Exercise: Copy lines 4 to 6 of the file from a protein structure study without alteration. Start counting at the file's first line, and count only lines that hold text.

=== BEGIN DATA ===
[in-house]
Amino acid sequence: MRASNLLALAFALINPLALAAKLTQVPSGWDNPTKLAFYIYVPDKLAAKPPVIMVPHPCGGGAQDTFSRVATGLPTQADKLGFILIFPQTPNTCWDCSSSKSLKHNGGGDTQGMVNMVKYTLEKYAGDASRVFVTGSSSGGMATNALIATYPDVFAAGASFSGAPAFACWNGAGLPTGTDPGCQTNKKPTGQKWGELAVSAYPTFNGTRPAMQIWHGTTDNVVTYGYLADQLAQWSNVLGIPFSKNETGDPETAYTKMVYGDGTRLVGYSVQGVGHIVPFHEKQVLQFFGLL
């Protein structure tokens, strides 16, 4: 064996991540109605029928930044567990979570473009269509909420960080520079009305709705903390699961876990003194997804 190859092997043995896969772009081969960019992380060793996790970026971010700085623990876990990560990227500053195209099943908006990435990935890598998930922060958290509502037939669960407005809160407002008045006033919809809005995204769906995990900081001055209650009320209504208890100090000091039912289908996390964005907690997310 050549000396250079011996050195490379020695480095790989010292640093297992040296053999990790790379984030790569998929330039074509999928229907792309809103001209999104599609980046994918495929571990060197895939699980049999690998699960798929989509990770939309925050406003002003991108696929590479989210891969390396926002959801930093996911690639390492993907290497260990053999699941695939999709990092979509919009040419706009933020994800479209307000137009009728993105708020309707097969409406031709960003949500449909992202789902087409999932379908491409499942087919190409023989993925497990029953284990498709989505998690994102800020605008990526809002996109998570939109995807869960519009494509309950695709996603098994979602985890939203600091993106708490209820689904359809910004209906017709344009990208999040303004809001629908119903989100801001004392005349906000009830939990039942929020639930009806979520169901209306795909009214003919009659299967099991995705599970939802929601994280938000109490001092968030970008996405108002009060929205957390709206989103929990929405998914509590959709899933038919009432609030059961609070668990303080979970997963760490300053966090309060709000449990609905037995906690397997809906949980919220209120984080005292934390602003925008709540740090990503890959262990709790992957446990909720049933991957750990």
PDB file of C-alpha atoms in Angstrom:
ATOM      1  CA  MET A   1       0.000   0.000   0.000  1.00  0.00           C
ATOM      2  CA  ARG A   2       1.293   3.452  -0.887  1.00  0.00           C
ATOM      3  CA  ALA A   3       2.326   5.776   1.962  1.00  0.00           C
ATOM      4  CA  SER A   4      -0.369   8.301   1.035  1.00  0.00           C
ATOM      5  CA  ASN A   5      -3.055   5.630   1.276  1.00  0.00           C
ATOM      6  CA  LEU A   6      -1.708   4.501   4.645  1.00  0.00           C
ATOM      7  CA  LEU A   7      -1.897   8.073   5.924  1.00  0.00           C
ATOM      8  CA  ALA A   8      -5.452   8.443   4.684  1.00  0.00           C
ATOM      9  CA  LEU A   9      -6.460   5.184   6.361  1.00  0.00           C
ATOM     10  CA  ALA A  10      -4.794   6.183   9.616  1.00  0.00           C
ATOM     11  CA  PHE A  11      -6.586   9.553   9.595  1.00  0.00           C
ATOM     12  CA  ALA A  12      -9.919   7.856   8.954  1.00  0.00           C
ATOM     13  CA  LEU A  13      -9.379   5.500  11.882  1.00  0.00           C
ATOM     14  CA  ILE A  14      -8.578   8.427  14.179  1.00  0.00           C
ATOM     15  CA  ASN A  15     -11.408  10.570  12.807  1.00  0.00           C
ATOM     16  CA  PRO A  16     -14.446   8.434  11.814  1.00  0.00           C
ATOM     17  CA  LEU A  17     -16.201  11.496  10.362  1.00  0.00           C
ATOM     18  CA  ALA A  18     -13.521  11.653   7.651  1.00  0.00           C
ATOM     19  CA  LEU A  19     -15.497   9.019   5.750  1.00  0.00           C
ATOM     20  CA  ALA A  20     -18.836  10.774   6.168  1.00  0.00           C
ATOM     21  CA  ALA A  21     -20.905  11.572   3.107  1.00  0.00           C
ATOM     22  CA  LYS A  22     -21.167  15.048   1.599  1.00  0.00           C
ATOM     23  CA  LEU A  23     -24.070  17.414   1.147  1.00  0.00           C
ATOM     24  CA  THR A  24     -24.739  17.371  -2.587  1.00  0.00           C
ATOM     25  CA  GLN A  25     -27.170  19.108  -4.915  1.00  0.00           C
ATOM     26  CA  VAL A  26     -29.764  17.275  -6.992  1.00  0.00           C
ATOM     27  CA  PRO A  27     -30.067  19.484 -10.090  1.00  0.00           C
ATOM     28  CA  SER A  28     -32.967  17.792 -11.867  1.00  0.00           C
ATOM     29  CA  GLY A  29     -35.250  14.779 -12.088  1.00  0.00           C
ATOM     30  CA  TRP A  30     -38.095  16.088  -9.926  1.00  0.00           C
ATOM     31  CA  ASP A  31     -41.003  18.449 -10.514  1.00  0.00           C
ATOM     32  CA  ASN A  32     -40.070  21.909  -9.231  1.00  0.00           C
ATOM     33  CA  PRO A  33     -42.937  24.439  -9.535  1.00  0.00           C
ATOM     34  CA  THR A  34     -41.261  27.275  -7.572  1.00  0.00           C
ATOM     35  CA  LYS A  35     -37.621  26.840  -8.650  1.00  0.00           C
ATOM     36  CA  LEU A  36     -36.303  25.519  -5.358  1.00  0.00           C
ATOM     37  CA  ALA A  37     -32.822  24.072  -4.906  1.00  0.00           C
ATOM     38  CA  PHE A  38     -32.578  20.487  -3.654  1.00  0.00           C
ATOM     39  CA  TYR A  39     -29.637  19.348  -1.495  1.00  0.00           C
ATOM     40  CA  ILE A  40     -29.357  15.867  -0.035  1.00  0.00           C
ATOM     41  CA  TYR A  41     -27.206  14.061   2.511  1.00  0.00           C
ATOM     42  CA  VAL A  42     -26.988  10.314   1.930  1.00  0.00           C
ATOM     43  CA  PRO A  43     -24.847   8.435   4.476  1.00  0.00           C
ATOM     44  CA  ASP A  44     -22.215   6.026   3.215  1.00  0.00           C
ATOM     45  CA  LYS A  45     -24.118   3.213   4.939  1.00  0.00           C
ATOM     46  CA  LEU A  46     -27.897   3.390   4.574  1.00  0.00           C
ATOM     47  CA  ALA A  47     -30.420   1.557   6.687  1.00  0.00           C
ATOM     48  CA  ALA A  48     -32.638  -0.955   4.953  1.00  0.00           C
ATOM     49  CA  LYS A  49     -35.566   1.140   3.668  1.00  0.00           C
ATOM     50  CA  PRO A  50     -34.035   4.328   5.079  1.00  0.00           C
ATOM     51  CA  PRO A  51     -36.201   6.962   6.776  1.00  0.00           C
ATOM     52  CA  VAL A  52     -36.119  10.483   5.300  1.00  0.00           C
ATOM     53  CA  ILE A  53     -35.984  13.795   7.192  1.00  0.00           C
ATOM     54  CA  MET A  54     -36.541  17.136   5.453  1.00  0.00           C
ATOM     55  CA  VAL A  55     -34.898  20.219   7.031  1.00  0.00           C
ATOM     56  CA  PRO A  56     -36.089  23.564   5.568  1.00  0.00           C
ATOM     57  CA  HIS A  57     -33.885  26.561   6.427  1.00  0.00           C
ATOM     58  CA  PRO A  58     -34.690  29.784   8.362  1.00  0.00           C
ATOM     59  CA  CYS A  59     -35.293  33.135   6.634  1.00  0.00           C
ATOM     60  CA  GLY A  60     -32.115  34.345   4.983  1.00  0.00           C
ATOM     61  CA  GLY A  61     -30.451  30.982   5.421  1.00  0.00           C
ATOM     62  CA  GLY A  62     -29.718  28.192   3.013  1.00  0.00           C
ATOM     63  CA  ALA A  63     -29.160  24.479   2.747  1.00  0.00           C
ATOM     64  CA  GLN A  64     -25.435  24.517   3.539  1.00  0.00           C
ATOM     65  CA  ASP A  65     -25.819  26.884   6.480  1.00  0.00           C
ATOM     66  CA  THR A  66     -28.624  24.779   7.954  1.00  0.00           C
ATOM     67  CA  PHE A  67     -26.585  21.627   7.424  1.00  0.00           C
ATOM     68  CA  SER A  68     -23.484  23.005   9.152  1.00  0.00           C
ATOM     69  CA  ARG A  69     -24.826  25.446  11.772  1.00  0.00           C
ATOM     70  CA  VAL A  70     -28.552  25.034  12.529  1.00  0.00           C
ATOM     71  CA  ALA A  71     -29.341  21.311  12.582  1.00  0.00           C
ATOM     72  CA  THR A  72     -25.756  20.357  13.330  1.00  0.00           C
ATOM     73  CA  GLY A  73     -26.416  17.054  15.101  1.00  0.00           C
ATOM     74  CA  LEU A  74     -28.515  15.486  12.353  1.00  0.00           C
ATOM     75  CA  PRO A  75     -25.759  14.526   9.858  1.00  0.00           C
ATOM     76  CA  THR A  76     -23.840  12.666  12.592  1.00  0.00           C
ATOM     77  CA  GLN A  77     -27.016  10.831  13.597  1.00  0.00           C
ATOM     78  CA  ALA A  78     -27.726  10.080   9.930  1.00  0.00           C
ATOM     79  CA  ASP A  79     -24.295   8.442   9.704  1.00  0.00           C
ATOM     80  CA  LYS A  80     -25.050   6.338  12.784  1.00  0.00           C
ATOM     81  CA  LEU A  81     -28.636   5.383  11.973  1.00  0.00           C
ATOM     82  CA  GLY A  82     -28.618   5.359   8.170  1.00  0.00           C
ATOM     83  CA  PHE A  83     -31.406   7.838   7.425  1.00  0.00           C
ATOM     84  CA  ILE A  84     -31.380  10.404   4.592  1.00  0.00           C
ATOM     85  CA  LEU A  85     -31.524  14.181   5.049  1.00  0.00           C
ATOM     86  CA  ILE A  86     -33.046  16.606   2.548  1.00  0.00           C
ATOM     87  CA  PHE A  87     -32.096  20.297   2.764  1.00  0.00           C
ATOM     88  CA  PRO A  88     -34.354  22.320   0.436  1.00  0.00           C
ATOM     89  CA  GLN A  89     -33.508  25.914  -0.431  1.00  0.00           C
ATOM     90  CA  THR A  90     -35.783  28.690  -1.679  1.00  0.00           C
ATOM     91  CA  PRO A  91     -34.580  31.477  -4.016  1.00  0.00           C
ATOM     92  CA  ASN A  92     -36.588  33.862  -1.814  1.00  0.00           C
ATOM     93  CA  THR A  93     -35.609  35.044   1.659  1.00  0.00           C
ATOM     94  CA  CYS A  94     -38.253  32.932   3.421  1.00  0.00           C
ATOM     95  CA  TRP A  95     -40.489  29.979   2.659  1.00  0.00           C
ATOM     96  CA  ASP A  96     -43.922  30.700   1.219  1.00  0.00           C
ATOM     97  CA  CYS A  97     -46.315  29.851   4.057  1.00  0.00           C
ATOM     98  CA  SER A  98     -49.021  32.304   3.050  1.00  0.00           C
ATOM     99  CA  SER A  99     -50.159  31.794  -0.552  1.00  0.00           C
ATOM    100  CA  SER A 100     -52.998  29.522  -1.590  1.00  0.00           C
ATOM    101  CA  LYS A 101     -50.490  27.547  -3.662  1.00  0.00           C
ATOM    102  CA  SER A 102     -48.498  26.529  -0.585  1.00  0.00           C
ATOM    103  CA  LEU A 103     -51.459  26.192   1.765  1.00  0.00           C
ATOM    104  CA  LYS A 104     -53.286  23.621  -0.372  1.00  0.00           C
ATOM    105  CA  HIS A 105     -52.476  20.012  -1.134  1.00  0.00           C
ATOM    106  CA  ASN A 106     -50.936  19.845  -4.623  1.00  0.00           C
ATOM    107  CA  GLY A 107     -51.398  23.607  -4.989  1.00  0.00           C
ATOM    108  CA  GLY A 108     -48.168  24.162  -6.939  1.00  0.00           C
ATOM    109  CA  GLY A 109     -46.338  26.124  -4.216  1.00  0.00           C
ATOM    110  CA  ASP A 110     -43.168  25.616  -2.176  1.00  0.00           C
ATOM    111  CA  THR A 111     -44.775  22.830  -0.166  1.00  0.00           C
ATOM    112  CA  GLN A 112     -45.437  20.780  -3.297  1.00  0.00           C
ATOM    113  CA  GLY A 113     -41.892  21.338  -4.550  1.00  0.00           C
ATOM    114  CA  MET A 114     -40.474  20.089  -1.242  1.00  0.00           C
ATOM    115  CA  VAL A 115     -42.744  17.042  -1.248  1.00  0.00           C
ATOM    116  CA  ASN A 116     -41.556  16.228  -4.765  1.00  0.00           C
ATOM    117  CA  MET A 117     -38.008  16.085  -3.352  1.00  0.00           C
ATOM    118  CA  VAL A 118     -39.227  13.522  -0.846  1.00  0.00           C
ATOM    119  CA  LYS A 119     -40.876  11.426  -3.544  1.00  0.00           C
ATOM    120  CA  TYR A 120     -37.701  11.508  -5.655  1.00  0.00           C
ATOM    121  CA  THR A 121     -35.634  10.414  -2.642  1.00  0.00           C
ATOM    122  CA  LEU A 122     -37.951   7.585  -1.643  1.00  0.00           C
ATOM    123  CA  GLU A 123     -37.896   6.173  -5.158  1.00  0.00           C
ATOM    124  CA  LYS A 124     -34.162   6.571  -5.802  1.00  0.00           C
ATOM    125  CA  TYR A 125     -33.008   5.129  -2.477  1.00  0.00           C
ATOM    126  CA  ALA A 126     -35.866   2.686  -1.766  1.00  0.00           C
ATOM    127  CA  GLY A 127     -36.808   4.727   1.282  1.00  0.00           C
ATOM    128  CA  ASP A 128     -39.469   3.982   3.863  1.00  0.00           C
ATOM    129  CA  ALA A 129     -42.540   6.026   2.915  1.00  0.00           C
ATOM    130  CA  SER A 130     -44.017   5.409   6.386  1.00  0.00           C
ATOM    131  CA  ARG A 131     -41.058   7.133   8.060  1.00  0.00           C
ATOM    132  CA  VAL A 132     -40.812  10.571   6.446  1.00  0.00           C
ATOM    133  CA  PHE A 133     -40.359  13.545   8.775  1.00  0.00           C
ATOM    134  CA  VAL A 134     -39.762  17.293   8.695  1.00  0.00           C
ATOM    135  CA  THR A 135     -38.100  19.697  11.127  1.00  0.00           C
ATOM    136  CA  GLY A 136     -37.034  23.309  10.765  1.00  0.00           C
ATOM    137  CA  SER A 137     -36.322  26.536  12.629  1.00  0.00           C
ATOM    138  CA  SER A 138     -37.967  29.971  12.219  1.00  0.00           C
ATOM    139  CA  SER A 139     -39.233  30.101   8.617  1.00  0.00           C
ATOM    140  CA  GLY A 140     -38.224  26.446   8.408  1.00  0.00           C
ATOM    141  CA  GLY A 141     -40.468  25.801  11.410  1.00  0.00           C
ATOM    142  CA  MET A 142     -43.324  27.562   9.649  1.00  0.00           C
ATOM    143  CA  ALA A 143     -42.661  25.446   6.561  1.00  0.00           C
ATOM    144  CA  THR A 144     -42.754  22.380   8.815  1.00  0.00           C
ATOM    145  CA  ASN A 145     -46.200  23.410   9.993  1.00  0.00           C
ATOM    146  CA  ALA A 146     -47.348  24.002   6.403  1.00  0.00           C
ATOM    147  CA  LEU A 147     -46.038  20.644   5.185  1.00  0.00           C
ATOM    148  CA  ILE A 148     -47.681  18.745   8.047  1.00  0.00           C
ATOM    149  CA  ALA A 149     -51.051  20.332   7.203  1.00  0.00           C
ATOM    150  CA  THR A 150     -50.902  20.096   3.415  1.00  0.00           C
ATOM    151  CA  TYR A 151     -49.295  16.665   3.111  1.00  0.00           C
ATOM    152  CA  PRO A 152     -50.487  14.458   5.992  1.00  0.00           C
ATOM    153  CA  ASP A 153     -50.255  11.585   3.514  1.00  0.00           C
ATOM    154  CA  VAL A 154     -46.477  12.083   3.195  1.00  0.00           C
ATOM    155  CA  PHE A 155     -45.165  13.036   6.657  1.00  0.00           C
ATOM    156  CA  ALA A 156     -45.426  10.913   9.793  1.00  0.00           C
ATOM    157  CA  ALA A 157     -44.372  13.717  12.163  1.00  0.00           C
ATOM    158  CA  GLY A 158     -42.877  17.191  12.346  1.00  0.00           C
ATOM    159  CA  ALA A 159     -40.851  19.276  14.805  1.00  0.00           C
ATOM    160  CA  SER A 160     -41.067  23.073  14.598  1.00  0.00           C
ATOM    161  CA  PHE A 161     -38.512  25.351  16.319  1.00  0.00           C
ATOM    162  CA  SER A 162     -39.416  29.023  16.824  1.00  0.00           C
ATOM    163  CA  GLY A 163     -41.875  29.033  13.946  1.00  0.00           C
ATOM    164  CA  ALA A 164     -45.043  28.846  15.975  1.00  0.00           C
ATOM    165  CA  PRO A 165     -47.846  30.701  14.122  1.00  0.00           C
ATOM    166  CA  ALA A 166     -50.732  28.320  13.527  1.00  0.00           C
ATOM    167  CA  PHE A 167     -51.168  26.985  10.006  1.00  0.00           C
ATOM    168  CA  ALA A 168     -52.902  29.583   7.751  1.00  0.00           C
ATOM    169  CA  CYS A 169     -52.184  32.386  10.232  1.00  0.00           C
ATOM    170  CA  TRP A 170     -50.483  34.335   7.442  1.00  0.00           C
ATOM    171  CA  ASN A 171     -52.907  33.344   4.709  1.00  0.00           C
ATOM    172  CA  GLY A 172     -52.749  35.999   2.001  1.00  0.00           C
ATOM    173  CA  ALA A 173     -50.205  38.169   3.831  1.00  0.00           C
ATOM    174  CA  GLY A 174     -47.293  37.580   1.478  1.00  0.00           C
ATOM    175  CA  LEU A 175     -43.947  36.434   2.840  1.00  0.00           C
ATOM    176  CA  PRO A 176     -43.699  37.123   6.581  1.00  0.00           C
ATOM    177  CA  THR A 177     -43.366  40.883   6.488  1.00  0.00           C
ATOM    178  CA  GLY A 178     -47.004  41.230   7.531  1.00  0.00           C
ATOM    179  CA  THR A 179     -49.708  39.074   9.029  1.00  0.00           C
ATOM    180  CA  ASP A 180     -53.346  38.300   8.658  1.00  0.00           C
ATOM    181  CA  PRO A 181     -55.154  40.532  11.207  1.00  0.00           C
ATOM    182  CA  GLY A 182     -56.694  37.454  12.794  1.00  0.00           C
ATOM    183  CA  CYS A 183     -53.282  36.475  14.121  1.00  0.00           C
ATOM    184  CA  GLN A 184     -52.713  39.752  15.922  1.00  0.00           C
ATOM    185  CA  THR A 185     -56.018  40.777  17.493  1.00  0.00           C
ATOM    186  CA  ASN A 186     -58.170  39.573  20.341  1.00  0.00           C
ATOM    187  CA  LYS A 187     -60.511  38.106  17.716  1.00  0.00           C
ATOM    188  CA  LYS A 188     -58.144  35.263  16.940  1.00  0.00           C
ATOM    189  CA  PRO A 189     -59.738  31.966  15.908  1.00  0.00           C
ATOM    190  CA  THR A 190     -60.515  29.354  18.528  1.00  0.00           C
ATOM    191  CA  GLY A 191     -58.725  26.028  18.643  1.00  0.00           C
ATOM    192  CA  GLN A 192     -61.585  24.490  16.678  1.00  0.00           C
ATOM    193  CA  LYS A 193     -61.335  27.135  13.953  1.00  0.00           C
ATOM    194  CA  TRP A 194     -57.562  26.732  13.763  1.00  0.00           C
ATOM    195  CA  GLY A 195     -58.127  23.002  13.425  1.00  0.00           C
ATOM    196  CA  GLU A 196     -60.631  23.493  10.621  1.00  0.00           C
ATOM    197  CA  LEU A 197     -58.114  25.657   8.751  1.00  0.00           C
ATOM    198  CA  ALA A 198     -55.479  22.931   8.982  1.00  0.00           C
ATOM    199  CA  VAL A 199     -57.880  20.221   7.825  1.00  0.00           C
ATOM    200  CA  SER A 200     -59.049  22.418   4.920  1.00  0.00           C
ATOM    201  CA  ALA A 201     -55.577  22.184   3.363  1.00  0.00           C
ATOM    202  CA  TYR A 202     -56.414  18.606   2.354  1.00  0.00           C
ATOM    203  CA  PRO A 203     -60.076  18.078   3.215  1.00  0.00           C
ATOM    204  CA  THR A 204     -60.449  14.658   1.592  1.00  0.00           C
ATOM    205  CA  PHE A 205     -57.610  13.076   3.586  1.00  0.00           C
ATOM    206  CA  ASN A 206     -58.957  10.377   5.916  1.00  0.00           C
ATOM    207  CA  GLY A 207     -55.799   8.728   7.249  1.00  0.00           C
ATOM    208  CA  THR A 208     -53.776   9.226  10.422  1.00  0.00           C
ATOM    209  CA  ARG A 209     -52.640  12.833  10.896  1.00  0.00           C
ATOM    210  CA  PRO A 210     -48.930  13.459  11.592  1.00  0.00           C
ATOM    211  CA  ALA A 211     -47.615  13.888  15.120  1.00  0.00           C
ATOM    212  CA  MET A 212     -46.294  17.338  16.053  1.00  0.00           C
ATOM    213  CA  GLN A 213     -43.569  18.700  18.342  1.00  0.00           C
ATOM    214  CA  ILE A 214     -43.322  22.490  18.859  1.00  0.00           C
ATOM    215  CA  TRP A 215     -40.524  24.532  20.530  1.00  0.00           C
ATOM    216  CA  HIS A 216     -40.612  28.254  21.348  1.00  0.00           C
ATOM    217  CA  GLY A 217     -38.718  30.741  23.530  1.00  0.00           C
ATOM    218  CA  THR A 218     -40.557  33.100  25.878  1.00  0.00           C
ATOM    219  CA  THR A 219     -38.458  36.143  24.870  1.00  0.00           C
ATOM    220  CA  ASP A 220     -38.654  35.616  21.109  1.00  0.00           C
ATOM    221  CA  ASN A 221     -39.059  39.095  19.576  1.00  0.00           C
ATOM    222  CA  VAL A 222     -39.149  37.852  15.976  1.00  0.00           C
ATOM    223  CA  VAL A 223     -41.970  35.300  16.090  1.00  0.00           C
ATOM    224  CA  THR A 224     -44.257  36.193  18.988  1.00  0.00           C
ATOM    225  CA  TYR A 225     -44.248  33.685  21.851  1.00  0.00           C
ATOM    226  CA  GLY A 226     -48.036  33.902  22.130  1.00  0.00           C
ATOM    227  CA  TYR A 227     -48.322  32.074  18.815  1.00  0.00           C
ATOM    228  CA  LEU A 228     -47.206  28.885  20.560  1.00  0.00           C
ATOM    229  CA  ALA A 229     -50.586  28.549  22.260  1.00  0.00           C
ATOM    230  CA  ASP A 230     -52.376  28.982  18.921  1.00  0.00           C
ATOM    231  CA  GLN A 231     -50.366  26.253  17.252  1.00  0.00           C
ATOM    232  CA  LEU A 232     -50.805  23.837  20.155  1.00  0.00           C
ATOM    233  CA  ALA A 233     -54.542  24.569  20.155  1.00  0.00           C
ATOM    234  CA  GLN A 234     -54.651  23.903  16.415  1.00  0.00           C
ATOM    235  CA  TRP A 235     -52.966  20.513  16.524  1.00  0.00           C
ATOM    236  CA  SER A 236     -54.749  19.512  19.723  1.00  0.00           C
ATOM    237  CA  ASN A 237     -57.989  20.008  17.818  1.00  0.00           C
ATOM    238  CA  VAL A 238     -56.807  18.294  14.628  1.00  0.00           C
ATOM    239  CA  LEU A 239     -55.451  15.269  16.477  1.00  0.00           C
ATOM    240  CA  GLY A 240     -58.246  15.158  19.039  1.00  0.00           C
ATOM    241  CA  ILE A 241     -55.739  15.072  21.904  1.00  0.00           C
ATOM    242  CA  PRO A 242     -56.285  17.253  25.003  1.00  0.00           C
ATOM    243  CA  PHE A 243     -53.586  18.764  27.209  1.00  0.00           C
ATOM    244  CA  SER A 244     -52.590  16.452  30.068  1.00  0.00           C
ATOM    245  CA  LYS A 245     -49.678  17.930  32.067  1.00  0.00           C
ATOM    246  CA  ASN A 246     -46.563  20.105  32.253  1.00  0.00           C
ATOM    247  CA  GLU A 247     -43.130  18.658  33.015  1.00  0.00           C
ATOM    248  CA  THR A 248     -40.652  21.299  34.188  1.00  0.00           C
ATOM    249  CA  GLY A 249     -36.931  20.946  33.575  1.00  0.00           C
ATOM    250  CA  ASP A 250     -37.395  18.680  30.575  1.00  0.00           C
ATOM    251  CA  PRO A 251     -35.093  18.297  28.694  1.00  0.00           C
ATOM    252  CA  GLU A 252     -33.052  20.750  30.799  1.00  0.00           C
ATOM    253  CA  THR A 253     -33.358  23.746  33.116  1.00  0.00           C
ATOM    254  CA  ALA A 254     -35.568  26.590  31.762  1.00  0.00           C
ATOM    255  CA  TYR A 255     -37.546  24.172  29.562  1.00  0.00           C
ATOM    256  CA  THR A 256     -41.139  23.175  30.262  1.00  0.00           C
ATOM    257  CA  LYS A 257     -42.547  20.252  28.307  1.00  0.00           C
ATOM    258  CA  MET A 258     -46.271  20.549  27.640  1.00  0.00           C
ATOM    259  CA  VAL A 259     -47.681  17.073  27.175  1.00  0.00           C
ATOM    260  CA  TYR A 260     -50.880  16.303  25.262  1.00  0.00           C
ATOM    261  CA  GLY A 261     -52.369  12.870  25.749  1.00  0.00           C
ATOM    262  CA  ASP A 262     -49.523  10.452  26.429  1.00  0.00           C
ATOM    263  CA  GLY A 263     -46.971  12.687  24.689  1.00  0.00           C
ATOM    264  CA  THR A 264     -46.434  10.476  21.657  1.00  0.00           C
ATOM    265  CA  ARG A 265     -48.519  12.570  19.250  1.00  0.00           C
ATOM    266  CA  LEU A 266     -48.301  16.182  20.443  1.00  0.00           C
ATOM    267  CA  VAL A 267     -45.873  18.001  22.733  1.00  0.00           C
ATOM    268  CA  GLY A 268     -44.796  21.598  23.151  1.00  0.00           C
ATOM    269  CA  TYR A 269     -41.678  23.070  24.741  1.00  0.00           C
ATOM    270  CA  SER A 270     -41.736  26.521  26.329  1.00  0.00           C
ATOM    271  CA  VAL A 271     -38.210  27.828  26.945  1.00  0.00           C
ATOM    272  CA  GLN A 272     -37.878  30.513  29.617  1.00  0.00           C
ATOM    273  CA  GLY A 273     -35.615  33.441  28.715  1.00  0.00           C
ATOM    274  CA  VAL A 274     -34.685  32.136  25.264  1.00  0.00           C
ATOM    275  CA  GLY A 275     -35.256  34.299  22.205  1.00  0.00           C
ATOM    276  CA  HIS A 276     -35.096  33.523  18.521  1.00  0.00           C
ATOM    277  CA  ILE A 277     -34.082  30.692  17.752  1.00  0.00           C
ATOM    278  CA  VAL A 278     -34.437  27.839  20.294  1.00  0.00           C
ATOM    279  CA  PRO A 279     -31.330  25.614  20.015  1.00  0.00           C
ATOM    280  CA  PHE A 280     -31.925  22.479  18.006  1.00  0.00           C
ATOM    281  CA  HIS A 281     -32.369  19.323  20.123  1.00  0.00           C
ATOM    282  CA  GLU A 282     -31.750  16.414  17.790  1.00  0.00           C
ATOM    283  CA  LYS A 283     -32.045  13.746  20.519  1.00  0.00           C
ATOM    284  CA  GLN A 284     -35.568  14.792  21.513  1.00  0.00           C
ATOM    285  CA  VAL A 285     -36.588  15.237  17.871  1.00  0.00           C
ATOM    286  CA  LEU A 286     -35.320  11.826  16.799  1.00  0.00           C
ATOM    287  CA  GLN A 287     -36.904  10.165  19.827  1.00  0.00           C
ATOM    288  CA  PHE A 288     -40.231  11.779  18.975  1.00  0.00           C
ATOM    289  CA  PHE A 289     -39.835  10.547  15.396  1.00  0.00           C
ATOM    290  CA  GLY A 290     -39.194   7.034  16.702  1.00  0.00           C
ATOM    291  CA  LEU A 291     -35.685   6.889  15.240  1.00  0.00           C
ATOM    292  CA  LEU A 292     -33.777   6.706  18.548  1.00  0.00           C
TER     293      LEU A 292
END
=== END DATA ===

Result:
PDB file of C-alpha atoms in Angstrom:
ATOM      1  CA  MET A   1       0.000   0.000   0.000  1.00  0.00           C
ATOM      2  CA  ARG A   2       1.293   3.452  -0.887  1.00  0.00           C